Some new audio objects (STK Instruments / Effects, Bytebeat, Slew Limiter, etc)

For the past few months, I've been working on some new Teensy audio objects and posting them on GitHub. It's been a bit of an exercise to learn C++ and a way to fill in some missing functions that I've needed when building my DIY synths. I'm excited to share them, although I should say I'm not a great coder. I'd love to hear if anyone finds these useful or has any questions, issues, or ways to make them better.

Many of these were adapted from other systems and projects, and I've tried to give credit and licenses if needed. I've written documentation that follows the same format as the existing objects in the Design Tool and provided example sketches for each object.

The last one I finished is a wrapper for the 29 polyphonic, physically modeled and FM instruments and 8 effects from The Synthesis ToolKit in C++ (STK). Another fun one is the Bytebeat object. It has an example sketch that ports all of the equations from the Equation Composer Eurorack module.

Here's all 16 objects I've completed so far:
Bernoulli Gate
Bytebeat
Chaos Noise
Comparator
DC Block
Dust
FM Drum
Function Shaper
Gate to Trigger
Readout
Quantizer
Sample and Hold
Shift Register / Rungler
Slew Limiter
STK Instrmnt / STK Effect

My GitHub page for all of these:
https://github.com/MattKuebrich/teensy-audio-objects
 
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This looks like a very interesting suite of objects - it’d be nice to think that at some point there would be a Teensyduino update that curates these and the many other contributions into a major overhaul of the Audio library!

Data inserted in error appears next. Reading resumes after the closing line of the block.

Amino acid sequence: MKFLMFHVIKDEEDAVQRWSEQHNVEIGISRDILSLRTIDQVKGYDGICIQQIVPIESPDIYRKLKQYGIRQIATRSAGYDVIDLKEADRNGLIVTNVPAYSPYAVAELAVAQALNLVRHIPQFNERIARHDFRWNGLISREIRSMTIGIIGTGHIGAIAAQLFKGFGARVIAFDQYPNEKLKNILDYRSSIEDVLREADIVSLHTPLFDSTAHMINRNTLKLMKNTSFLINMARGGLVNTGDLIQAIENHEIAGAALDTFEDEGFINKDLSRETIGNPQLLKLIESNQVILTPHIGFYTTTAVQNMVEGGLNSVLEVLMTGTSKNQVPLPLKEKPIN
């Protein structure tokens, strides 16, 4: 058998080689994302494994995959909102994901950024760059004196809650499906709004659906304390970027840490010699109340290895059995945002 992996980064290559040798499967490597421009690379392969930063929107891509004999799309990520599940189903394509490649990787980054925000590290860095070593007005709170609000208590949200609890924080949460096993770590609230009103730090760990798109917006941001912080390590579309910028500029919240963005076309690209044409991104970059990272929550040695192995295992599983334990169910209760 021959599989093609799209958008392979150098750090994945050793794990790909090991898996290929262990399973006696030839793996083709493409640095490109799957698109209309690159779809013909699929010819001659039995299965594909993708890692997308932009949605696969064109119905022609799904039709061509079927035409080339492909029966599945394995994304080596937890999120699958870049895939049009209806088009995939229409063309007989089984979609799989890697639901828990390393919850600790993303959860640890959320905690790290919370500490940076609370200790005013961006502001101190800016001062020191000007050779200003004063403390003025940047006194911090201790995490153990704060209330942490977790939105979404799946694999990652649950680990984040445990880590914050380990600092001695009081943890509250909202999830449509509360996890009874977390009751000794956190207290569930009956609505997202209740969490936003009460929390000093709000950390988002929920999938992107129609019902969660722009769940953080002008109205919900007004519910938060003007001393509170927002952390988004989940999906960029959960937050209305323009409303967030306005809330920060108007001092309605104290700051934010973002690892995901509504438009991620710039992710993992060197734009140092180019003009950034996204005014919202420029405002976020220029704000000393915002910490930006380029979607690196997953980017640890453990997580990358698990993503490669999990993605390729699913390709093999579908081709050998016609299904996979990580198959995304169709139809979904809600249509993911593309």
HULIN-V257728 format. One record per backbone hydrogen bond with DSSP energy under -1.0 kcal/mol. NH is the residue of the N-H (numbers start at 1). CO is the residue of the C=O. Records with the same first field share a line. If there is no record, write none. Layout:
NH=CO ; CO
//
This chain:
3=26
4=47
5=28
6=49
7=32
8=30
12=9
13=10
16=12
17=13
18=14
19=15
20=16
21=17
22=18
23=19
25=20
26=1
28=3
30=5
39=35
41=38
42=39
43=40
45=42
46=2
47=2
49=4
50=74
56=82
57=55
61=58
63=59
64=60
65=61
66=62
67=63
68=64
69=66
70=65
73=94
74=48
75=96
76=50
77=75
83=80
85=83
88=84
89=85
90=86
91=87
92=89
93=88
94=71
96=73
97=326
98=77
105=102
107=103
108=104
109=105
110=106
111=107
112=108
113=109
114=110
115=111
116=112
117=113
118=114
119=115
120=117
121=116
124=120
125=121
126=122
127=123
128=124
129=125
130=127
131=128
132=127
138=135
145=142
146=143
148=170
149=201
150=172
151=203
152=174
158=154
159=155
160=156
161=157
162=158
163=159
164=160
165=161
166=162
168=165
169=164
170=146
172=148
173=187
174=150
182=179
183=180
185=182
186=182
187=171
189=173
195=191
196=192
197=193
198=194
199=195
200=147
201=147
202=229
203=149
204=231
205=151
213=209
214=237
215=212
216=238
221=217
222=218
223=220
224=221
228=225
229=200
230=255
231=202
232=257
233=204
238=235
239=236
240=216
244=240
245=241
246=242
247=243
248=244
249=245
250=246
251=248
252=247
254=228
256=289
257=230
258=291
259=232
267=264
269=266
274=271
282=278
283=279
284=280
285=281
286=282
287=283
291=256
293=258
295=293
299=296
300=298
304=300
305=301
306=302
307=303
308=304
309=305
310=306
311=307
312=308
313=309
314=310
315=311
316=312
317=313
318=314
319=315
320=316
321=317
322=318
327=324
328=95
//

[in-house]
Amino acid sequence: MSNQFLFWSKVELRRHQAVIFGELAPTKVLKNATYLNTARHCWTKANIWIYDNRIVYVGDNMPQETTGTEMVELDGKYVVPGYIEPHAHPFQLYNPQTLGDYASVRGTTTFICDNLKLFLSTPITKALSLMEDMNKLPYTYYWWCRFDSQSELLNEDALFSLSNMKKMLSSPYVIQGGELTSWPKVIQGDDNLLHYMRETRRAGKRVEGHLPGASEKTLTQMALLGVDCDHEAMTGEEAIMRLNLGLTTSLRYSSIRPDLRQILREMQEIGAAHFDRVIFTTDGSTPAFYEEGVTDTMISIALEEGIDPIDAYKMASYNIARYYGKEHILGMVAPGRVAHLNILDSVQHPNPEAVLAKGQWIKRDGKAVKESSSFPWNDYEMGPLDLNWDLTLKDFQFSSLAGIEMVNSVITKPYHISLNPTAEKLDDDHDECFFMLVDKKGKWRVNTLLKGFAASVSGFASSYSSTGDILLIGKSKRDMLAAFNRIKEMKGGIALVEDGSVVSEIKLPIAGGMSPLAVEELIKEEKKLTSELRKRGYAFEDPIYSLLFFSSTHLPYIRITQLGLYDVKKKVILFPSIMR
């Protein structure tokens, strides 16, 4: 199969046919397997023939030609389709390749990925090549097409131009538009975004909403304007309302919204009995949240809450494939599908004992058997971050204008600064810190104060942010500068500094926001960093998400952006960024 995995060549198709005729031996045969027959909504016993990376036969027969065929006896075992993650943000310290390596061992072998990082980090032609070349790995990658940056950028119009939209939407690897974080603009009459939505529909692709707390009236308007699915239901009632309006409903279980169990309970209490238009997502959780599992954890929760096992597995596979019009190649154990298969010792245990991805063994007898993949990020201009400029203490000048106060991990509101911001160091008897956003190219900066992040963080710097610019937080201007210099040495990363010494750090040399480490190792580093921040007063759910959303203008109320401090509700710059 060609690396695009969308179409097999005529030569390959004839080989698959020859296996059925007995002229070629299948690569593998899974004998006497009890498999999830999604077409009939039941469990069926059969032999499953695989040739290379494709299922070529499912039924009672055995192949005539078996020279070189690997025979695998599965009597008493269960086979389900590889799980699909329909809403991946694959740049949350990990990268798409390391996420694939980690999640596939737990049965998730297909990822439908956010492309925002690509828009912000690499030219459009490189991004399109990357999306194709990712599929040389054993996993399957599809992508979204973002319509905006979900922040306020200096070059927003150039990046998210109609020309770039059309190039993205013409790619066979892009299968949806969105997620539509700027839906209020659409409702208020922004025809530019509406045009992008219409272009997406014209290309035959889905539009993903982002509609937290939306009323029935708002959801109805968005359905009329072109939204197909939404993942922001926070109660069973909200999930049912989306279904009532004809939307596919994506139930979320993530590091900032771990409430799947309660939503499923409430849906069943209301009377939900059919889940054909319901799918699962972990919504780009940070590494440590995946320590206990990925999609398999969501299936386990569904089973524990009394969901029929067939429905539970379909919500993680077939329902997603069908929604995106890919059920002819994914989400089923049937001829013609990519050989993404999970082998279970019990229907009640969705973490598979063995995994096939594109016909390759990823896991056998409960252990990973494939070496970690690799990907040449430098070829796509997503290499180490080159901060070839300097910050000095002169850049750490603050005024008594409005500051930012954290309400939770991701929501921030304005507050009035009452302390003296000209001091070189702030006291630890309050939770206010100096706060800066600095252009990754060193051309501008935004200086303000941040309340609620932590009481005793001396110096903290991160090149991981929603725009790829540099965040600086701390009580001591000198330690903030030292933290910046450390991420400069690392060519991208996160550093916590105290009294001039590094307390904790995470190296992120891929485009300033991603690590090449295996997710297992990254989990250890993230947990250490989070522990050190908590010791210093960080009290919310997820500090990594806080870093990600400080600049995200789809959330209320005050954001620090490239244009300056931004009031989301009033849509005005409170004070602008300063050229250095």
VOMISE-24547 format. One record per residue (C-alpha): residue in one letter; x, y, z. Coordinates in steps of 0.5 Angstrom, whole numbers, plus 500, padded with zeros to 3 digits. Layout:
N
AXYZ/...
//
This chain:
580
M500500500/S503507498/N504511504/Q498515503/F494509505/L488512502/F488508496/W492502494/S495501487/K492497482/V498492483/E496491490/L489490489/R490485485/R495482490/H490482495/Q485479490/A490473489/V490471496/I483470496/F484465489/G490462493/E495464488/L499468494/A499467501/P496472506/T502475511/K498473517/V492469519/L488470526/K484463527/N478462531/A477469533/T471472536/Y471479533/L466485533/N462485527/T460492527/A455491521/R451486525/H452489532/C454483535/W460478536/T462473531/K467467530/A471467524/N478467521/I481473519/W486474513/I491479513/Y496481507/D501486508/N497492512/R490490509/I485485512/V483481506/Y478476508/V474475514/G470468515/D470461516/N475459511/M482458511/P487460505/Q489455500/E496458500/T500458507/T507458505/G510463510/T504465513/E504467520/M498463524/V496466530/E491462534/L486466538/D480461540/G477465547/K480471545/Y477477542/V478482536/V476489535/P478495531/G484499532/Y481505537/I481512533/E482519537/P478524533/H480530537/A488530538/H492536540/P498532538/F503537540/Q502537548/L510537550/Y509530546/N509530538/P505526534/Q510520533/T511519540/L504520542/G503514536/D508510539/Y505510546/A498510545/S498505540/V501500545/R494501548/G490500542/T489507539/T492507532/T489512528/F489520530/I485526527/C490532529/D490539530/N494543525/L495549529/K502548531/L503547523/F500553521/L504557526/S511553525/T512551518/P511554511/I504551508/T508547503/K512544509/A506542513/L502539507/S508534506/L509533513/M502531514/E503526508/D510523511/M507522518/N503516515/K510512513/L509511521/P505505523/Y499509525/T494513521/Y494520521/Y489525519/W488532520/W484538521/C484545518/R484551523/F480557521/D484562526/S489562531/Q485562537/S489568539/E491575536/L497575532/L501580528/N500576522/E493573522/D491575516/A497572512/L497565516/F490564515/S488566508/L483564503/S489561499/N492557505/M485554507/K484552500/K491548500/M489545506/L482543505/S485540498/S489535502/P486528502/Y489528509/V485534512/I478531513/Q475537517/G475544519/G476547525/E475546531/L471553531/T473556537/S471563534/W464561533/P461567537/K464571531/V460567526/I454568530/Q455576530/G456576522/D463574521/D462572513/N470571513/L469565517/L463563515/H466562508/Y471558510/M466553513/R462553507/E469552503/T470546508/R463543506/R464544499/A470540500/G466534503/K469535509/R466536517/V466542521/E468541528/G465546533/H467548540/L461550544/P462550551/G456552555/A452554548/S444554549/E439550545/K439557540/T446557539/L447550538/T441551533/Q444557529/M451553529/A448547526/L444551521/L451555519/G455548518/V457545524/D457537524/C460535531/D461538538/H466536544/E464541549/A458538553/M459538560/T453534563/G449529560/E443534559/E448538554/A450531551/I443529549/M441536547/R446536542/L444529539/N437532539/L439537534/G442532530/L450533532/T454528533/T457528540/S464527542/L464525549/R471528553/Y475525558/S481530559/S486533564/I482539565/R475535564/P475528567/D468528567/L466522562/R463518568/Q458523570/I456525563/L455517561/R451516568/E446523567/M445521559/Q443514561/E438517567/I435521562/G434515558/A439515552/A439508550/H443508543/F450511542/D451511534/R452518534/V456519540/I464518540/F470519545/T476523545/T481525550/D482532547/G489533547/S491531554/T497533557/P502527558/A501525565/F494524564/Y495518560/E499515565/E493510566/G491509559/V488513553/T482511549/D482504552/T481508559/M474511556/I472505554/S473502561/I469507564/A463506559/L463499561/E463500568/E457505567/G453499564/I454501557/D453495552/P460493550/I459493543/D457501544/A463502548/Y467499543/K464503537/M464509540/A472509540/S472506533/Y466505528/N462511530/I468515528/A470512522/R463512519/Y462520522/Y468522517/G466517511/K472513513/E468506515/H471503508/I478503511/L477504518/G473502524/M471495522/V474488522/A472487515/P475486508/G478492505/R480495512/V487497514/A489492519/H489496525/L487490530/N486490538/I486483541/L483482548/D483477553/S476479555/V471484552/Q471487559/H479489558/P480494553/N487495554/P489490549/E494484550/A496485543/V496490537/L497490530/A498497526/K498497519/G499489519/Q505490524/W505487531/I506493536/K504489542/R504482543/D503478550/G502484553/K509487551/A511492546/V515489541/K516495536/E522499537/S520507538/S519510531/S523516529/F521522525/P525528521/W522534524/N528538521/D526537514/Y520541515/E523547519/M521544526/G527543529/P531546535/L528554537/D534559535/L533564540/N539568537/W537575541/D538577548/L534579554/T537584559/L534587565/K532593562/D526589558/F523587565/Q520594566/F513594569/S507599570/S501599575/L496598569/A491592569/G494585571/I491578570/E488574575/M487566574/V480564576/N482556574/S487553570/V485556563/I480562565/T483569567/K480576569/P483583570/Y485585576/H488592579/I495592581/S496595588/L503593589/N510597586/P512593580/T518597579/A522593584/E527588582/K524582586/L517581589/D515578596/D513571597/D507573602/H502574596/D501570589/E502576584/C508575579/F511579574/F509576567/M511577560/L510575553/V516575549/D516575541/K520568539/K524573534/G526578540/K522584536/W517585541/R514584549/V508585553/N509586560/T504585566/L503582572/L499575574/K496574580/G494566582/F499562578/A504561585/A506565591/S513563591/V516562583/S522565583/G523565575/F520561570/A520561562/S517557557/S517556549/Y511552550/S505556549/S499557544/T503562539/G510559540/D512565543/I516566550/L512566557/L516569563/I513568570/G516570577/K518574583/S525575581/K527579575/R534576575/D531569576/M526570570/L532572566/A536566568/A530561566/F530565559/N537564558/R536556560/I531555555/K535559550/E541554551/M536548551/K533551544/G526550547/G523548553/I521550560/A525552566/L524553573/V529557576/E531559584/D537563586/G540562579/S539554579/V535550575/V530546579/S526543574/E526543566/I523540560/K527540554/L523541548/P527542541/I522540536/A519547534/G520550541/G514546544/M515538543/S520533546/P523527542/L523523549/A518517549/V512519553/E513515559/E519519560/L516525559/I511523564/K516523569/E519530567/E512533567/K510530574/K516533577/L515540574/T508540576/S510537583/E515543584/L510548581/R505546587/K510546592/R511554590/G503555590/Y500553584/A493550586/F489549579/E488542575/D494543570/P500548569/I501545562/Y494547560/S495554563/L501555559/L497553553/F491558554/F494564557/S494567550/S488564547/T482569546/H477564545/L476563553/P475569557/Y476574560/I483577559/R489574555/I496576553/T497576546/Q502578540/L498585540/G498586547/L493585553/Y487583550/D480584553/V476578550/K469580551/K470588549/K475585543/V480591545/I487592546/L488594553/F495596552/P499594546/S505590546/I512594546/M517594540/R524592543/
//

I’ve not had a chance to audition any of them, but did take a quick glance at some of the code, resulting in a few (by no means thorough) comments:
  • you’ve adopted the common practice of an early return from update() if an incoming block is not available. Even Paul does this, but it’s not always correct, as the documentation says a NULL block should be interpreted as silent, i.e. a block of zero-value samples. DC block, Comparator and Function Shaper are examples where the early return is clearly incorrect
  • Ring Modulator appears to be a less efficient duplicate of the existing AudioEffectMultiply
  • the Comparator modes are #defined as very common words, which is liable to cause users issues. You then don’t even use the defined symbols in your code! You should be using an enum for these, defined inside the AudioEffectComparator class so you have to use AudioEffectComparator::LESS etc. to refer to them
  • the Comparator update is very inefficient, checking the mode for every sample
  • In AudioEffectFunctionShaper there doesn’t appear to be a guard against the shaper function pointer being NULL. In fact, you don’t initialise it during construction, so it could be any random value! I’d suggest you initialise it to nullptr, and treat that as a pass-through
 
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This looks like a very interesting suite of objects - it’d be nice to think that at some point there would be a Teensyduino update that curates these and the many other contributions into a major overhaul of the Audio library!

I’ve not had a chance to audition any of them, but did take a quick glance at some of the code, resulting in a few (by no means thorough) comments:
  • you’ve adopted the common practice of an early return from update() if an incoming block is not available. Even Paul does this, but it’s not always correct, as the documentation says a NULL block should be interpreted as silent, i.e. a block of zero-value samples. DC block, Comparator and Function Shaper are examples where the early return is clearly incorrect
  • Ring Modulator appears to be a less efficient duplicate of the existing AudioEffectMultiply
  • the Comparator modes are #defined as very common words, which is liable to cause users issues. You then don’t even use the defined symbols in your code! You should be using an enum for these, defined inside the AudioEffectComparator class so you have to use AudioEffectComparator::LESS etc. to refer to them
  • the Comparator update is very inefficient, checking the mode for every sample